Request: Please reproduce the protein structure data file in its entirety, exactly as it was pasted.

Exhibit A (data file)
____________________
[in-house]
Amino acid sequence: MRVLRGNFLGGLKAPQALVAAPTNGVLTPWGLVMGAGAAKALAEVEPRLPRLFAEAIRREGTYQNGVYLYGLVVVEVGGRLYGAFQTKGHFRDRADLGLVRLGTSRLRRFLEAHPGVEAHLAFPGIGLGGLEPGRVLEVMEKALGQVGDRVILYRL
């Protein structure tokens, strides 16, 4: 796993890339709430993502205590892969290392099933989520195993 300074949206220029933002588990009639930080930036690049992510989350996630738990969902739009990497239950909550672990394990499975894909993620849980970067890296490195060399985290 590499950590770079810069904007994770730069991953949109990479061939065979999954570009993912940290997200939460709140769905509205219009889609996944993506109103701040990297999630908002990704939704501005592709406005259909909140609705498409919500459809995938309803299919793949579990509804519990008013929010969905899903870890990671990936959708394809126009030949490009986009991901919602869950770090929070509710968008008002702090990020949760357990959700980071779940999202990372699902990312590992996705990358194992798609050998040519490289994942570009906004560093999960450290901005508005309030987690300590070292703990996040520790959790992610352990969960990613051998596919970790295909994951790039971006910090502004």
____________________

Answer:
[in-house]
Amino acid sequence: MRVLRGNFLGGLKAPQALVAAPTNGVLTPWGLVMGAGAAKALAEVEPRLPRLFAEAIRREGTYQNGVYLYGLVVVEVGGRLYGAFQTKGHFRDRADLGLVRLGTSRLRRFLEAHPGVEAHLAFPGIGLGGLEPGRVLEVMEKALGQVGDRVILYRL
């Protein structure tokens, strides 16, 4: 796993890339709430993502205590892969290392099933989520195993 300074949206220029933002588990009639930080930036690049992510989350996630738990969902739009990497239950909550672990394990499975894909993620849980970067890296490195060399985290 590499950590770079810069904007994770730069991953949109990479061939065979999954570009993912940290997200939460709140769905509205219009889609996944993506109103701040990297999630908002990704939704501005592709406005259909909140609705498409919500459809995938309803299919793949579990509804519990008013929010969905899903870890990671990936959708394809126009030949490009986009991901919602869950770090929070509710968008008002702090990020949760357990959700980071779940999202990372699902990312590992996705990358194992798609050998040519490289994942570009906004560093999960450290901005508005309030987690300590070292703990996040520790959790992610352990969960990613051998596919970790295909994951790039971006910090502004």